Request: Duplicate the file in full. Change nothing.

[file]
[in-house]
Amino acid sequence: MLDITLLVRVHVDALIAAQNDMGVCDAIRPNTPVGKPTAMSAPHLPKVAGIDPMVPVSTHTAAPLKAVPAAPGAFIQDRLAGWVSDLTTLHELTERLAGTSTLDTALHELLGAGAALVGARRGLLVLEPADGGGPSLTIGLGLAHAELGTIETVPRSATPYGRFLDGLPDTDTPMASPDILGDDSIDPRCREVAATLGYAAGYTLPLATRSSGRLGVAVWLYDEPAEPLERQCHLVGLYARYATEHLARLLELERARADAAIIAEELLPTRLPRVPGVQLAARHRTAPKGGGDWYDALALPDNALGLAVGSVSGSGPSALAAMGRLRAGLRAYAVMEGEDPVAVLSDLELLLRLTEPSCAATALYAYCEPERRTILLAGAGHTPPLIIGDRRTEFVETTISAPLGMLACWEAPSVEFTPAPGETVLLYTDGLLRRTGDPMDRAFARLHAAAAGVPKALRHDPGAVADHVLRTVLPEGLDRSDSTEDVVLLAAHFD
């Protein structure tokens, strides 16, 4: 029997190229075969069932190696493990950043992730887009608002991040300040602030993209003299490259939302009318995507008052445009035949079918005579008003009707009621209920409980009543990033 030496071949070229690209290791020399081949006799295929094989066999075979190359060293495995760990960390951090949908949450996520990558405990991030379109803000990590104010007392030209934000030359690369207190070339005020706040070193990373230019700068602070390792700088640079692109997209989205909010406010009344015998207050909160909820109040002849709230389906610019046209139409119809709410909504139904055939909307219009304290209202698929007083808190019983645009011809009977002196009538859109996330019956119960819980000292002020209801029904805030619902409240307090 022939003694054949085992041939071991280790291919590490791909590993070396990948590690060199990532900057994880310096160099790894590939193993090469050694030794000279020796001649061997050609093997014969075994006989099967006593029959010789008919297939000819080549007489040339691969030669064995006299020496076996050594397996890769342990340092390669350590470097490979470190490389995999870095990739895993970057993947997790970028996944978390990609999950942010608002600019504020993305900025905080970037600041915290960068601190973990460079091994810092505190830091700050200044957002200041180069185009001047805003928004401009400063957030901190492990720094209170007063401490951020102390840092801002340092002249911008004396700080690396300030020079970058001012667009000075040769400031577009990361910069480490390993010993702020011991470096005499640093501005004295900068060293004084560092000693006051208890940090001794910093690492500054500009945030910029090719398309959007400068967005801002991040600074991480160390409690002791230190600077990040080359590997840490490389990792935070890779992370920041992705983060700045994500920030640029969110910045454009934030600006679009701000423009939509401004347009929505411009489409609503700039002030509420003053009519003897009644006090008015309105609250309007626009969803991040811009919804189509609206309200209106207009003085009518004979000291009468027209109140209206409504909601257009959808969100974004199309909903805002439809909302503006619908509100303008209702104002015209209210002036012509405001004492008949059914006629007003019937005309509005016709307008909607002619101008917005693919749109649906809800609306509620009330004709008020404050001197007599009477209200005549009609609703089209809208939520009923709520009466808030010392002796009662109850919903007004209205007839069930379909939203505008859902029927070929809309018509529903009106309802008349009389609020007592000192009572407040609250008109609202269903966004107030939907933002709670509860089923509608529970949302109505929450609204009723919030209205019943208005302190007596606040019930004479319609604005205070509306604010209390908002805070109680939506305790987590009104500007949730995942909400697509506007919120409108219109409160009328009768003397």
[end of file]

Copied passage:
[in-house]
Amino acid sequence: MLDITLLVRVHVDALIAAQNDMGVCDAIRPNTPVGKPTAMSAPHLPKVAGIDPMVPVSTHTAAPLKAVPAAPGAFIQDRLAGWVSDLTTLHELTERLAGTSTLDTALHELLGAGAALVGARRGLLVLEPADGGGPSLTIGLGLAHAELGTIETVPRSATPYGRFLDGLPDTDTPMASPDILGDDSIDPRCREVAATLGYAAGYTLPLATRSSGRLGVAVWLYDEPAEPLERQCHLVGLYARYATEHLARLLELERARADAAIIAEELLPTRLPRVPGVQLAARHRTAPKGGGDWYDALALPDNALGLAVGSVSGSGPSALAAMGRLRAGLRAYAVMEGEDPVAVLSDLELLLRLTEPSCAATALYAYCEPERRTILLAGAGHTPPLIIGDRRTEFVETTISAPLGMLACWEAPSVEFTPAPGETVLLYTDGLLRRTGDPMDRAFARLHAAAAGVPKALRHDPGAVADHVLRTVLPEGLDRSDSTEDVVLLAAHFD
């Protein structure tokens, strides 16, 4: 029997190229075969069932190696493990950043992730887009608002991040300040602030993209003299490259939302009318995507008052445009035949079918005579008003009707009621209920409980009543990033 030496071949070229690209290791020399081949006799295929094989066999075979190359060293495995760990960390951090949908949450996520990558405990991030379109803000990590104010007392030209934000030359690369207190070339005020706040070193990373230019700068602070390792700088640079692109997209989205909010406010009344015998207050909160909820109040002849709230389906610019046209139409119809709410909504139904055939909307219009304290209202698929007083808190019983645009011809009977002196009538859109996330019956119960819980000292002020209801029904805030619902409240307090 022939003694054949085992041939071991280790291919590490791909590993070396990948590690060199990532900057994880310096160099790894590939193993090469050694030794000279020796001649061997050609093997014969075994006989099967006593029959010789008919297939000819080549007489040339691969030669064995006299020496076996050594397996890769342990340092390669350590470097490979470190490389995999870095990739895993970057993947997790970028996944978390990609999950942010608002600019504020993305900025905080970037600041915290960068601190973990460079091994810092505190830091700050200044957002200041180069185009001047805003928004401009400063957030901190492990720094209170007063401490951020102390840092801002340092002249911008004396700080690396300030020079970058001012667009000075040769400031577009990361910069480490390993010993702020011991470096005499640093501005004295900068060293004084560092000693006051208890940090001794910093690492500054500009945030910029090719398309959007400068967005801002991040600074991480160390409690002791230190600077990040080359590997840490490389990792935070890779992370920041992705983060700045994500920030640029969110910045454009934030600006679009701000423009939509401004347009929505411009489409609503700039002030509420003053009519003897009644006090008015309105609250309007626009969803991040811009919804189509609206309200209106207009003085009518004979000291009468027209109140209206409504909601257009959808969100974004199309909903805002439809909302503006619908509100303008209702104002015209209210002036012509405001004492008949059914006629007003019937005309509005016709307008909607002619101008917005693919749109649906809800609306509620009330004709008020404050001197007599009477209200005549009609609703089209809208939520009923709520009466808030010392002796009662109850919903007004209205007839069930379909939203505008859902029927070929809309018509529903009106309802008349009389609020007592000192009572407040609250008109609202269903966004107030939907933002709670509860089923509608529970949302109505929450609204009723919030209205019943208005302190007596606040019930004479319609604005205070509306604010209390908002805070109680939506305790987590009104500007949730995942909400697509506007919120409108219109409160009328009768003397």